Thoughts on <em>La Gioconda</em>: Tebaldi Thoughts on <em>La Gioconda</em>: Tebaldi

Renata Tebaldi had one major advantage over Milanov and Callas (and most other sopranos): she was Italian.

on March 25, 2024 at 9:00 AM
Thoughts on <em>La Gioconda</em>: Callas Thoughts on <em>La Gioconda</em>: Callas

Maria Callas’s official debut in opera was as La Gioconda in 1947 at the arena in Verona.

on March 22, 2024 at 9:00 AM
Thoughts on <em>La Gioconda</em>: the opera Thoughts on <em>La Gioconda</em>: the opera

Amilcare Ponchielli’s La Gioconda might not be a perfect opera (though I don’t see why not) but it is one of my favorites…

on March 15, 2024 at 9:00 AM
Thoughts on <em>La Forza del destino</em>: recordings Thoughts on <em>La Forza del destino</em>: recordings

As said at the beginning, I implied I’d rather see Don Carlo(s) and listen to Forza.

on February 19, 2024 at 9:00 AM
Thoughts on <em>La Forza del destino</em>: characters Thoughts on <em>La Forza del destino</em>: characters

It is a measure of Verdi’s genius that throughout the four rambling acts, his musical invention in the service of creating characters never failed him.

on February 16, 2024 at 10:00 AM
Thoughts on <em>La Forza del destino</em>: versions Thoughts on <em>La Forza del destino</em>: versions

Following the composition of Un ballo in maschera, Verdi had gone into a self-imposed retirement, at least musically; he had not composed a note in four years.

on February 12, 2024 at 9:00 AM
Thoughts on <em>La Forza del destino</em>: influences Thoughts on <em>La Forza del destino</em>: influences

I’ve argued with myself for many years as to which was my favorite opera by Giuseppe Verdi, La forza del destino or Don Carlos. The latter finally won out especially after studying it in depth, but in the long run, it is the music of Forza that I love the most.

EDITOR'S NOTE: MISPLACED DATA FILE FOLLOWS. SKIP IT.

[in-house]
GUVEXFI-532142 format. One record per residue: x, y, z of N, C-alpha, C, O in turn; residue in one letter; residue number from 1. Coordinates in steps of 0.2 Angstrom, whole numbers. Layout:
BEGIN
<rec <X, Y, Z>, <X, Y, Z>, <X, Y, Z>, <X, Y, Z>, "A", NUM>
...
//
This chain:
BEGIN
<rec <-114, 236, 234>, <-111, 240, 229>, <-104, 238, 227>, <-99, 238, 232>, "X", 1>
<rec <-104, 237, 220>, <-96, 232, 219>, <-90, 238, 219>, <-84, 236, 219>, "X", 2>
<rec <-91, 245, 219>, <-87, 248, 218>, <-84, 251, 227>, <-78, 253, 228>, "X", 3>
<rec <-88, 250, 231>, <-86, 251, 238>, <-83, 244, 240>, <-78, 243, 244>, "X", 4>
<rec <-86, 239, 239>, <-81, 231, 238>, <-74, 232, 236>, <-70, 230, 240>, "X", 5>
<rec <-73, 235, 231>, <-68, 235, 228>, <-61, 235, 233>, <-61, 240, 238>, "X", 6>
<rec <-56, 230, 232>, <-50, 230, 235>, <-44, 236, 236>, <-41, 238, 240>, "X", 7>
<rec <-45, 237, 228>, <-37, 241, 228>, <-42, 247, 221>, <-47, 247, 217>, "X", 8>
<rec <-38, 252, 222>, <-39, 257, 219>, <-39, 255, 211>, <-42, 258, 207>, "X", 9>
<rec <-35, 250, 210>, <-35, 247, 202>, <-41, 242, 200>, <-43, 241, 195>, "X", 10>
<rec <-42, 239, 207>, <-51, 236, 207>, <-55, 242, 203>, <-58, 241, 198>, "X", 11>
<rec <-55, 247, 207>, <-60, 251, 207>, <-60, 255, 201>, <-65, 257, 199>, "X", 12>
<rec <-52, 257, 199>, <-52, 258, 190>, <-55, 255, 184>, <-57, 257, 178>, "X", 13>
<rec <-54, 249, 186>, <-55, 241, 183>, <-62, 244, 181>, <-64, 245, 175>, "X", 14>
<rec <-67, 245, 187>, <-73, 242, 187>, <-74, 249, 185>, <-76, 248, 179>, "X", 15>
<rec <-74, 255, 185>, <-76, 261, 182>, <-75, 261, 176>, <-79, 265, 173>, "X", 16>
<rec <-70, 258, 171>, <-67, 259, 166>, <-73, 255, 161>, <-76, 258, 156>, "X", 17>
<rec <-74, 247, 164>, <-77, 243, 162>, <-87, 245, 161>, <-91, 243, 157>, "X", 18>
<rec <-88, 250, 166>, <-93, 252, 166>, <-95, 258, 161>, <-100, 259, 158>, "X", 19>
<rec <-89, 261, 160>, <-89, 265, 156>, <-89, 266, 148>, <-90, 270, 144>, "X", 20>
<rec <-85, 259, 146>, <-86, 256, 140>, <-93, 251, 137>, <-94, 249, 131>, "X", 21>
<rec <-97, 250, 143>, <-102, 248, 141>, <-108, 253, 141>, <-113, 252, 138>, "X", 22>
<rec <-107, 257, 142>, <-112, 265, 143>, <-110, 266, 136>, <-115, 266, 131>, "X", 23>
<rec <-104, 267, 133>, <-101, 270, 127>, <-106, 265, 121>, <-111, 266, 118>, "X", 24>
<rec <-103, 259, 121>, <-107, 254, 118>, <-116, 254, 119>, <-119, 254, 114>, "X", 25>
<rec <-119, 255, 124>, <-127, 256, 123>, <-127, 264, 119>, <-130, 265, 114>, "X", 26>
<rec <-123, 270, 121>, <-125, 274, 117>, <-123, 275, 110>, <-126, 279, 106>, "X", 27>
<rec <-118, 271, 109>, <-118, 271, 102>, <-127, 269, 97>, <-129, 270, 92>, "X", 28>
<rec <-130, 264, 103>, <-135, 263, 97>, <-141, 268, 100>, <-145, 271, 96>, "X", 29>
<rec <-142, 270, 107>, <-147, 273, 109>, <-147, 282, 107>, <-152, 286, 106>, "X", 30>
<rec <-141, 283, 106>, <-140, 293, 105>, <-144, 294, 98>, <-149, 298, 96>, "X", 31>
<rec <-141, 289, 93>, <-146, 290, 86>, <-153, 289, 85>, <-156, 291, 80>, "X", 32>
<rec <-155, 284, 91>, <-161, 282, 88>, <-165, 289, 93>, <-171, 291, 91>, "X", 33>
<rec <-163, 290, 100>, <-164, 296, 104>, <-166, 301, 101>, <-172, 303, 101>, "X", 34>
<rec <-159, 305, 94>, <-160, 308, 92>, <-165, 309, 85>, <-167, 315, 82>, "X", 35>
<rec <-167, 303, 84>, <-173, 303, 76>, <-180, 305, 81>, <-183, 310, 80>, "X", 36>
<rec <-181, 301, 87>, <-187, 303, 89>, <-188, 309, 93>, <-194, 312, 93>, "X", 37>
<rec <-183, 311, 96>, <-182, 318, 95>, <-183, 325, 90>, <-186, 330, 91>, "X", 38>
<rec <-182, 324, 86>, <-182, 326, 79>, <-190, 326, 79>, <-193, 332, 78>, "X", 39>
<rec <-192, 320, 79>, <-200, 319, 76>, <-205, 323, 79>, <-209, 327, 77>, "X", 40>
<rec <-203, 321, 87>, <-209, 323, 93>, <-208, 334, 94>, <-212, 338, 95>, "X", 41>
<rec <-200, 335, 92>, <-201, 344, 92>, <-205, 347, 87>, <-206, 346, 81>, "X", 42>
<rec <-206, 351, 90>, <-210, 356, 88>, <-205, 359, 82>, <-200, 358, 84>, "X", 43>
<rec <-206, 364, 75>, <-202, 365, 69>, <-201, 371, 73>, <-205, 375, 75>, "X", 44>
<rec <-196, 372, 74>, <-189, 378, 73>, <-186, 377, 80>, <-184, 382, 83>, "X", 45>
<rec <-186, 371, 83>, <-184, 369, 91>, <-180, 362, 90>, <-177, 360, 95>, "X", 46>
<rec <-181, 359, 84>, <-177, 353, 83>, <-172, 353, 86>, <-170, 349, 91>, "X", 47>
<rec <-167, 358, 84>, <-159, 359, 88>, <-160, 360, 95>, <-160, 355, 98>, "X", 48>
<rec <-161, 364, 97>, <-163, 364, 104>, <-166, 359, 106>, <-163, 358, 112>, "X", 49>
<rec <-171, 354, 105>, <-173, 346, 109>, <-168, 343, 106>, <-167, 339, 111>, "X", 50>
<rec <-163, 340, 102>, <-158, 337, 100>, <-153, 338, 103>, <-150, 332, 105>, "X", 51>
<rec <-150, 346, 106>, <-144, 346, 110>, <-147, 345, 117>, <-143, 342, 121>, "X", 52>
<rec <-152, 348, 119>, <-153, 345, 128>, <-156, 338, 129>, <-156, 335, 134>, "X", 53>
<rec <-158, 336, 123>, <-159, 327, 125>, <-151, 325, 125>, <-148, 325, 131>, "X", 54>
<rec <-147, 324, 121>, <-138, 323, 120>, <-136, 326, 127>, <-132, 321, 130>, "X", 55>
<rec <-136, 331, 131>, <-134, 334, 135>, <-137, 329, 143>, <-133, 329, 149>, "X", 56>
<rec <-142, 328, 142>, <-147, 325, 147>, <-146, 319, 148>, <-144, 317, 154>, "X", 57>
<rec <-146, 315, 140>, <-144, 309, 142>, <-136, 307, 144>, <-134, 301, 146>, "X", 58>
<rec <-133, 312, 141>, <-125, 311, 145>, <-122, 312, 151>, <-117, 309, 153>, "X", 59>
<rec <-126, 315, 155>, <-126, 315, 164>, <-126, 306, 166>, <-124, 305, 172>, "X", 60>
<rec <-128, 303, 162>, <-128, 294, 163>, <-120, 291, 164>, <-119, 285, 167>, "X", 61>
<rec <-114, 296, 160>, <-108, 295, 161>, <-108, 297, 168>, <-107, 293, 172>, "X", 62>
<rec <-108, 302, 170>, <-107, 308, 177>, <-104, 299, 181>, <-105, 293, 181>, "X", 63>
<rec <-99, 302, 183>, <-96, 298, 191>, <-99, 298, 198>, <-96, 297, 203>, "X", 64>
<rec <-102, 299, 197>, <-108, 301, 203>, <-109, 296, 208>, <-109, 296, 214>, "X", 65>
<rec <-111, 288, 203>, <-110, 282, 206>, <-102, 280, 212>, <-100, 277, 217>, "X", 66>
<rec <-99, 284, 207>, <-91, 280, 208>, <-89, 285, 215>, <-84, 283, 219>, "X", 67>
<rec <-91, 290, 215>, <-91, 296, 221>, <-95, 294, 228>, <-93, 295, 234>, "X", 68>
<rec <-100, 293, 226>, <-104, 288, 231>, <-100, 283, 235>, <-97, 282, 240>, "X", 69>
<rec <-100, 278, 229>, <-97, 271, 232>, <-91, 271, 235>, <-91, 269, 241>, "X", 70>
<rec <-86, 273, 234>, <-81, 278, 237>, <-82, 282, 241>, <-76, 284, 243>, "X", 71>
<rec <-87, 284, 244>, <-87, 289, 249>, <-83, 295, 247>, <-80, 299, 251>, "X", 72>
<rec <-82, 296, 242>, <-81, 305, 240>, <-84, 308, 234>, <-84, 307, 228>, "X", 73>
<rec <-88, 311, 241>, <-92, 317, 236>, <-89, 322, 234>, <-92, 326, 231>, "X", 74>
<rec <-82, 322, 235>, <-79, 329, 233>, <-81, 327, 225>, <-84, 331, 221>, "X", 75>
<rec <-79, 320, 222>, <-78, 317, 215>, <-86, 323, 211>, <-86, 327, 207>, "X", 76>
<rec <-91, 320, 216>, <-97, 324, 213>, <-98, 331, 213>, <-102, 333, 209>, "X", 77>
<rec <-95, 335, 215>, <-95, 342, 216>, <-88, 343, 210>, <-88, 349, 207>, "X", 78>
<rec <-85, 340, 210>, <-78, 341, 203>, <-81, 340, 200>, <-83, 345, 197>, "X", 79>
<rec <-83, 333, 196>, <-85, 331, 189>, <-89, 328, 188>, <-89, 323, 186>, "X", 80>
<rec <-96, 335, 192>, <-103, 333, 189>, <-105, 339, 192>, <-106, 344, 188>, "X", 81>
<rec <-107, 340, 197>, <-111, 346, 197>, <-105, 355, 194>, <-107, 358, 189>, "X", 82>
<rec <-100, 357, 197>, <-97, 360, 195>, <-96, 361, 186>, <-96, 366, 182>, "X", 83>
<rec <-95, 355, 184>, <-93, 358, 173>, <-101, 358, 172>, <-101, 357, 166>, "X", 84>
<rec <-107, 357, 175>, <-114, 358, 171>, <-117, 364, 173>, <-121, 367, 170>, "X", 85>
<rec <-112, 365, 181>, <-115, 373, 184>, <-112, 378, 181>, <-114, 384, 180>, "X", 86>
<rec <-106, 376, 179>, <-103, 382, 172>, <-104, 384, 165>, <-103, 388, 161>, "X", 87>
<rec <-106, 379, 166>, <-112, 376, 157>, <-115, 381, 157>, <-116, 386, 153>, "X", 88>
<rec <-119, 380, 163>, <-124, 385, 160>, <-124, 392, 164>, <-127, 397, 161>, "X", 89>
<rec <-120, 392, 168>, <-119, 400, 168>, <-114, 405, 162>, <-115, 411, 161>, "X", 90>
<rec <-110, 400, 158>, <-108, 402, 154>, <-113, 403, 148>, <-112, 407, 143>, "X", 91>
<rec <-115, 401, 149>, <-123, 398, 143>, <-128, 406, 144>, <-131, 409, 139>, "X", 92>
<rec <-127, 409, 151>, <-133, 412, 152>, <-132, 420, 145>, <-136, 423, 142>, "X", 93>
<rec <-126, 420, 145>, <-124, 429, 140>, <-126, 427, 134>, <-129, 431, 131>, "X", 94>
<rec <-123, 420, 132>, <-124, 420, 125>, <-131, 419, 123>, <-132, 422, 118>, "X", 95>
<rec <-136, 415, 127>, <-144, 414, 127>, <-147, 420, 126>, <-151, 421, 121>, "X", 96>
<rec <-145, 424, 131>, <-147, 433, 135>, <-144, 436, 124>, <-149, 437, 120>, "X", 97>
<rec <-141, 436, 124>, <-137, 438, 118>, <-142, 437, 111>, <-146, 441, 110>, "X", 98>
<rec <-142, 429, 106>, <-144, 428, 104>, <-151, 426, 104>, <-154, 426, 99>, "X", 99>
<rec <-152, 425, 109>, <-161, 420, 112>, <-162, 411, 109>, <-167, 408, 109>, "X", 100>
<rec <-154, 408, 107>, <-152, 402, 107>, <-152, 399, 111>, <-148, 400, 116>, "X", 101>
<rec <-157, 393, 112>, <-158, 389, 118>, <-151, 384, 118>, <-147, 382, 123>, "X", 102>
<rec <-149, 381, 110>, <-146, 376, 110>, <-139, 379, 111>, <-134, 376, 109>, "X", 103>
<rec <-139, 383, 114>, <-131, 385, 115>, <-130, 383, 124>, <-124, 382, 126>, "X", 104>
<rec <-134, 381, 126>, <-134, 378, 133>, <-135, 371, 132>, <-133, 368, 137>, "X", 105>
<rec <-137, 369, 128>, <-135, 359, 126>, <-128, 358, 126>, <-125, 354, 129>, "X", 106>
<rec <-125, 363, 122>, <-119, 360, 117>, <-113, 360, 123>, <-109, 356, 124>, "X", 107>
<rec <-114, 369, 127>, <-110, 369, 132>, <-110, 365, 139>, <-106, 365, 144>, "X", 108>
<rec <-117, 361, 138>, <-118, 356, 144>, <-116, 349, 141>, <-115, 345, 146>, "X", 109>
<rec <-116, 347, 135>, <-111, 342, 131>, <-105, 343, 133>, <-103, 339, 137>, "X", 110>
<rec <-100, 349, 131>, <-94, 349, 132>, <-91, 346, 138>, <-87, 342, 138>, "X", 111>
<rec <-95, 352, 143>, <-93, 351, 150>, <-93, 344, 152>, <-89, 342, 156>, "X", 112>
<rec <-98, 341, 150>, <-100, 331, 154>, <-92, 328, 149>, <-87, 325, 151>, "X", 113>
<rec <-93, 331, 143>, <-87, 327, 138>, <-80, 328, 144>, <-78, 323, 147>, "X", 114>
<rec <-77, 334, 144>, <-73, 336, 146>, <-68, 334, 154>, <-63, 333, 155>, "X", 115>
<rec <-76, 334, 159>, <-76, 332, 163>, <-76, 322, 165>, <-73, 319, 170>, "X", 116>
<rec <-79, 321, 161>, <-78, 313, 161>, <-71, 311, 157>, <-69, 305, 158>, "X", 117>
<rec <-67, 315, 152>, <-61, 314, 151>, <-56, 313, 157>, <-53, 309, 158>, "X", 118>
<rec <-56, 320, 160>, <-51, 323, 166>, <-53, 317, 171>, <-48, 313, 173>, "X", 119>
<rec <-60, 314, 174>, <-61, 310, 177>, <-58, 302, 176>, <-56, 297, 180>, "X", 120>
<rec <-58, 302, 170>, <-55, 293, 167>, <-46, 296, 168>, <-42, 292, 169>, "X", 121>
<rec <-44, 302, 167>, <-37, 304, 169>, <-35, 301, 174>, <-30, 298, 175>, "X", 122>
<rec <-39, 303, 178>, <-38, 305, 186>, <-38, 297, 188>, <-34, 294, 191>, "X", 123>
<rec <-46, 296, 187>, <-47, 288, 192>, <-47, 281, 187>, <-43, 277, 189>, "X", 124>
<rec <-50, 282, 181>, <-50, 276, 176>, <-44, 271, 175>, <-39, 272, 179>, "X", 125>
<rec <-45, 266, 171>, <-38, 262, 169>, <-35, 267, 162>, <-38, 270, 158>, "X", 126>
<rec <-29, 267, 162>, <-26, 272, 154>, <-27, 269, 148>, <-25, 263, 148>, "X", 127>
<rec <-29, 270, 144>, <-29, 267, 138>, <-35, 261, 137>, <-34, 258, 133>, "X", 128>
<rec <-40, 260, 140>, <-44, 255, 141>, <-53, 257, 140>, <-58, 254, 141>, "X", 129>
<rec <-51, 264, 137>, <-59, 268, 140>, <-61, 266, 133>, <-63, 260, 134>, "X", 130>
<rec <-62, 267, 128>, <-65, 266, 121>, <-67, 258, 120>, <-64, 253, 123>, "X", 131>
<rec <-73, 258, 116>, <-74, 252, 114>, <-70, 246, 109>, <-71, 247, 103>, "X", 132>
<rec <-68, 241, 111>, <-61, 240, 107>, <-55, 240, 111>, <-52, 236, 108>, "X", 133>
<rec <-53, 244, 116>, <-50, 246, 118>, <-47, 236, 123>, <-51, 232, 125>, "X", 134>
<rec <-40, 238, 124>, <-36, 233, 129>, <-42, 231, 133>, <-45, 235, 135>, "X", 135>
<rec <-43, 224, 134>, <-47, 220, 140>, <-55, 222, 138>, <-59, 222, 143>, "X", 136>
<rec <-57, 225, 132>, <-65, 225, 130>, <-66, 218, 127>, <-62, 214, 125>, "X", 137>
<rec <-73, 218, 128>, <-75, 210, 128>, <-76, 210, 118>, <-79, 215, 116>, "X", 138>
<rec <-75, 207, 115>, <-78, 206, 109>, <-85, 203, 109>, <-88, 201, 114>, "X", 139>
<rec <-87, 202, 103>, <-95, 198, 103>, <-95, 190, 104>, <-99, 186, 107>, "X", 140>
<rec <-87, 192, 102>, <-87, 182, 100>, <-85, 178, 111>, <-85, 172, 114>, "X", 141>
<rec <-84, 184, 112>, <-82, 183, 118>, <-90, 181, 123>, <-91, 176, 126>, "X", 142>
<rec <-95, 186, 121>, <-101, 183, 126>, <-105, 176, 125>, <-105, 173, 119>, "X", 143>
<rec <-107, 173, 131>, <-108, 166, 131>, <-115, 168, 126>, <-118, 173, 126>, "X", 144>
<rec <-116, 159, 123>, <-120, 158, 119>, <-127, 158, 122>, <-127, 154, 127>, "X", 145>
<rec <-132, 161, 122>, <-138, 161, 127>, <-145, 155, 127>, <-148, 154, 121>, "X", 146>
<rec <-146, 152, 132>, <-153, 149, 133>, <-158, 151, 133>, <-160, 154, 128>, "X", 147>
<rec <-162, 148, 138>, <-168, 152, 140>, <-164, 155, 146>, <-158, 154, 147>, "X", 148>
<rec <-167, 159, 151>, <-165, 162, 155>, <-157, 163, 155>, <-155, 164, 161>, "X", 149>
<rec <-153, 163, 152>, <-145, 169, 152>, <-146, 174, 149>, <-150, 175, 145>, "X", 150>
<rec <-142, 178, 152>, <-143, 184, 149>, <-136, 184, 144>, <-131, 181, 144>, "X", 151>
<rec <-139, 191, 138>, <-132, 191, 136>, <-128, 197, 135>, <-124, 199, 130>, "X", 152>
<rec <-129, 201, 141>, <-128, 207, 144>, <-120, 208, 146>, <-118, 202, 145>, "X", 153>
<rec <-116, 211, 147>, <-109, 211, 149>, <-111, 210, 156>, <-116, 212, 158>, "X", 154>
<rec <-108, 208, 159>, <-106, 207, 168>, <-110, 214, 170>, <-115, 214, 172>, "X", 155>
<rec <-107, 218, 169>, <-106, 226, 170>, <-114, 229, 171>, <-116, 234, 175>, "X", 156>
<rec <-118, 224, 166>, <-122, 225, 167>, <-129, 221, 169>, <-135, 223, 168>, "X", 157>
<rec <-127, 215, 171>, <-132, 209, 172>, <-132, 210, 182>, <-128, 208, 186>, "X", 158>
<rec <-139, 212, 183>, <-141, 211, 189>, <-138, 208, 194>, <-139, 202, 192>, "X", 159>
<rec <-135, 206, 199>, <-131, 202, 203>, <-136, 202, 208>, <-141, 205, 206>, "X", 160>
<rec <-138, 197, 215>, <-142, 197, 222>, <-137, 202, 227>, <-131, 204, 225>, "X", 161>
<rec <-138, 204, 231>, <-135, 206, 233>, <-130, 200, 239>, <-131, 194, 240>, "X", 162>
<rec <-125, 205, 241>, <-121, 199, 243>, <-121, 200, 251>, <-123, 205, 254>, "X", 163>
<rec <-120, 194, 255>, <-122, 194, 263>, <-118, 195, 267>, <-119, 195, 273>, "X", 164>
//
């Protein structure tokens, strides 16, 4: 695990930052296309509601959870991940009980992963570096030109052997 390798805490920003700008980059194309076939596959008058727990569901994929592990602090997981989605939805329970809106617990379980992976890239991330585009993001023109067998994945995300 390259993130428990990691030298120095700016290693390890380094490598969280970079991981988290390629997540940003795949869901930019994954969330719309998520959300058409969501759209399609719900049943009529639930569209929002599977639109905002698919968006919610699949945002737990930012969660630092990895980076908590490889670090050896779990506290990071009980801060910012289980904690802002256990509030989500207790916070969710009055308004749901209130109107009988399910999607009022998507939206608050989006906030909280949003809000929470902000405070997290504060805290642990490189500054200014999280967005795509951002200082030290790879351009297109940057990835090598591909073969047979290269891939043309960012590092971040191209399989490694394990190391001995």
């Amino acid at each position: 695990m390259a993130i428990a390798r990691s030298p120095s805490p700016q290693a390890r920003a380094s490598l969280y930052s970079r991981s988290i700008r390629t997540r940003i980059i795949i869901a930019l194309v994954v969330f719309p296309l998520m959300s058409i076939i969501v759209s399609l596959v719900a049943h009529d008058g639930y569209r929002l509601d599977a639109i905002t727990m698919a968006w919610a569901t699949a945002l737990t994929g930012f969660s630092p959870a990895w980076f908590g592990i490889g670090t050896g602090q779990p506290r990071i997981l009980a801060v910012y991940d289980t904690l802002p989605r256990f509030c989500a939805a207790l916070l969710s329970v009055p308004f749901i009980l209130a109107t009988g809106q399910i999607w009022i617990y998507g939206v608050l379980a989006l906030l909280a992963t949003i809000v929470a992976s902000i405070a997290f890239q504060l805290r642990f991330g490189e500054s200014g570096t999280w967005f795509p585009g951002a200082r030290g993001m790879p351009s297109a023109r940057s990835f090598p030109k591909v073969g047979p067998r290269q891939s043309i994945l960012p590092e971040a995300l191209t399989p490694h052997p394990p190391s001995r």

on February 09, 2024 at 9:00 AM
Puzza la tela dipinta Puzza la tela dipinta

This afternoon the Royal Opera House offers a first glimpse of Richard Jones‘ new production of La bohème, the first at that theater since about 1735 or so.

on August 31, 2017 at 8:57 AM
Mimecraft Mimecraft

Our Own JJ (not pictured) muses on the difficulty of staging Mozart’s greatest opera in his latest piece for the New York Times.

on August 11, 2017 at 5:45 PM
I lived, if you can call it living, for art I lived, if you can call it living, for art

Since no doubt the New York contingent of the cher public are already shuddering in anticipation of a Kristine Opolais Tosca as a “gala” New Year’s Eve treat, La Cieca thought you might enjoy—again, surely too strong a word—a preview of sorts.

on April 26, 2017 at 2:02 PM
First of the last First of the last

An early preview of the new Netrebko/Barneboim/Strauss CD, including Anna’s first performance of the “Vier letzte Lieder.”

on November 11, 2014 at 3:55 PM
Greene beret Greene beret

Tuesday at 7:00 PM, WQXR’s Operavore and Caramoor Center for Music and the Arts offer a sneak peek at “Verdi in Paris,” the theme of this year’s Bel Canto at Caramoor.